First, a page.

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Experimental Study of Acoustic Resonances in the Side Cavities of a High-Pressure Centrifugal Compressor Excited by Rotor/Stator Interaction

[+] Author Affiliations
Nico Petry, Friedrich Karl Benra

University of Duisburg-Essen, Duisburg, Germany

Sven Koenig

Siemens AG, Duisburg, Germany

Paper No. GT2010-22054, pp. 2339-2351; 13 pages
doi:10.1115/GT2010-22054
From:
  • ASME Turbo Expo 2010: Power for Land, Sea, and Air
  • Volume 7: Turbomachinery, Parts A, B, and C
  • Glasgow, UK, June 14–18, 2010
  • Conference Sponsors: International Gas Turbine Institute
  • ISBN: 978-0-7918-4402-1 | eISBN: 978-0-7918-3872-3
  • Copyright © 2010 by ASME

abstract

Under unfavorable conditions aerodynamic and aeroacoustic excitation mechanisms may lead to fatigue failures of centrifugal compressor impellers. The mechanisms for consideration are, for example, the arising pressure patterns due to rotor/stator interactions, the so-called Tyler/Sofrin modes, or acoustic resonances in the compressor housing. In a research program, a high-pressure radial compressor has been equipped with a multiplicity of sensors to investigate the excitation and interaction mechanisms in a complete centrifugal compressor stage. The current paper deals with the experimental detection of acoustic resonances in the compressor side cavities and the excitation of these acoustic eigenmodes due to Tyler/Sofrin modes. In this context the test rig and the installed instrumentation are briefly described. The methods of measuring as well as the analyzing techniques for detecting acoustic resonances and evaluating the measurements are presented. In addition, acoustic eigenmodes have been calculated by the finite-element method for the representative numerical test rig parameters. Results are presented and compared to the experimental findings. The accomplished experiments are the first available in open literature showing that the fluid core rotation in the compressor side cavities plays a crucial role for the prediction of the acoustic eigenfrequencies with respect to the rotor frame of reference. Without taking into account the effect of fluid rotation, large deviations between predicted (simulated) and measured acoustic eigenfrequencies would be the result.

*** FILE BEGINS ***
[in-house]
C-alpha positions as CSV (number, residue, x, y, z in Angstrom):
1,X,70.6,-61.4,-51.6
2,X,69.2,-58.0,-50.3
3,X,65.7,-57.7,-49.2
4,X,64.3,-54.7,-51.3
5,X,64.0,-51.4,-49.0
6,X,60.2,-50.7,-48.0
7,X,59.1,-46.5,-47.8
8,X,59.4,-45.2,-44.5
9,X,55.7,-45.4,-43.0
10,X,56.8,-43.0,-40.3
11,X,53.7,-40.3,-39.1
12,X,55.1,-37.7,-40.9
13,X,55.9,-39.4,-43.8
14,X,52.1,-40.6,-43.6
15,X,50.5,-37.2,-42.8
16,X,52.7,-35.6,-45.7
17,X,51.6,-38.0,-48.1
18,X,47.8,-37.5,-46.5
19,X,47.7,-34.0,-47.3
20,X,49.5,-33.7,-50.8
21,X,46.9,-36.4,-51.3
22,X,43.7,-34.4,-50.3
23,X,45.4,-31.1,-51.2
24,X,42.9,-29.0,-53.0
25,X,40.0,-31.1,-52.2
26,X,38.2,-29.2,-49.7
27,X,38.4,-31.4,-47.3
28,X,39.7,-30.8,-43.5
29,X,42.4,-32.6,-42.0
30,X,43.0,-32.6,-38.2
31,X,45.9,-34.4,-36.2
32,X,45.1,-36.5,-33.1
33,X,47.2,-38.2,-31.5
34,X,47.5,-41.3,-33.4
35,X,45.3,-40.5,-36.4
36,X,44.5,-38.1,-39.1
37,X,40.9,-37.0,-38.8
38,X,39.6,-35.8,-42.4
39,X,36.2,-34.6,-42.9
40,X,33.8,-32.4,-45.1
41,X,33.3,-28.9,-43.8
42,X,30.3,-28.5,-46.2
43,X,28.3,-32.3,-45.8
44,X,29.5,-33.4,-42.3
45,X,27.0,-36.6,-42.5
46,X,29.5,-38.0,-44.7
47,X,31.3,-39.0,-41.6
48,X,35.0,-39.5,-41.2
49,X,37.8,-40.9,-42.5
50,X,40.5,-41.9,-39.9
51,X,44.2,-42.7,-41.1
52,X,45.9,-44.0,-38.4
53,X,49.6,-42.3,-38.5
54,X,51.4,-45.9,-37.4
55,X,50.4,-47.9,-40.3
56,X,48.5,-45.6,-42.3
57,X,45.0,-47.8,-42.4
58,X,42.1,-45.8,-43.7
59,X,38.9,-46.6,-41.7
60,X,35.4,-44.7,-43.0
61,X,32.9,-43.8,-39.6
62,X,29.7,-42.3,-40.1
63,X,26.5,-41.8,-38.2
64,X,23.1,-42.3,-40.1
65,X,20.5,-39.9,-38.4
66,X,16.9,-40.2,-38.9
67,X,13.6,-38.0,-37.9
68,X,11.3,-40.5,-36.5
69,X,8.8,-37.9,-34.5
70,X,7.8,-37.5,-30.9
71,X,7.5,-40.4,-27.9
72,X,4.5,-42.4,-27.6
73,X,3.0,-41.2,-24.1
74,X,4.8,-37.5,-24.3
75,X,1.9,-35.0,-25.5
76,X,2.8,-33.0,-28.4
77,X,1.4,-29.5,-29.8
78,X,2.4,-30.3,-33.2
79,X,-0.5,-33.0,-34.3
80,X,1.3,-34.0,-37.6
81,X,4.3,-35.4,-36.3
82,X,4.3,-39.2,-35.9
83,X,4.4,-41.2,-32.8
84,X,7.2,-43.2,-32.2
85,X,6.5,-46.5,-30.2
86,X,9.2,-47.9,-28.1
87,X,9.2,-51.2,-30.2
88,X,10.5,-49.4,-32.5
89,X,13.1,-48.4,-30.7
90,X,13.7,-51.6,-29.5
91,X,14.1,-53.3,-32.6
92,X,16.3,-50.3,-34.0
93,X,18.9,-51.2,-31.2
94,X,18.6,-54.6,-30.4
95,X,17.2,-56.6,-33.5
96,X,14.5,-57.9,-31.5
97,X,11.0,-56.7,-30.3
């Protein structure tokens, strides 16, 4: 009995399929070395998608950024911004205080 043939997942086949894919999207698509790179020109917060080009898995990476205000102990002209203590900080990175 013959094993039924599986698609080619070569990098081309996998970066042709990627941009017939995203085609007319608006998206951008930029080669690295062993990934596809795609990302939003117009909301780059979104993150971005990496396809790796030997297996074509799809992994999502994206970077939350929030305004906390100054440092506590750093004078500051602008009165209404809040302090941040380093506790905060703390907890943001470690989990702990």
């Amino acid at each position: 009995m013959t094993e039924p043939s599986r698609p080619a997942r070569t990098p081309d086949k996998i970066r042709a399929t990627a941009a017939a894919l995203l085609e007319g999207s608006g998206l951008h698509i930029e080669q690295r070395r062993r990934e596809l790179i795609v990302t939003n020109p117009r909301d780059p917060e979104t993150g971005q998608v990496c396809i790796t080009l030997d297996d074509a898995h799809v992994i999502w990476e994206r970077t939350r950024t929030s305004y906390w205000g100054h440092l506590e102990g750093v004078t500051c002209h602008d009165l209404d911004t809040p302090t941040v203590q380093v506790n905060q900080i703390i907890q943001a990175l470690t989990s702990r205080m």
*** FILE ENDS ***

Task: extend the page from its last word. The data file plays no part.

Copyright © 2010 by ASME

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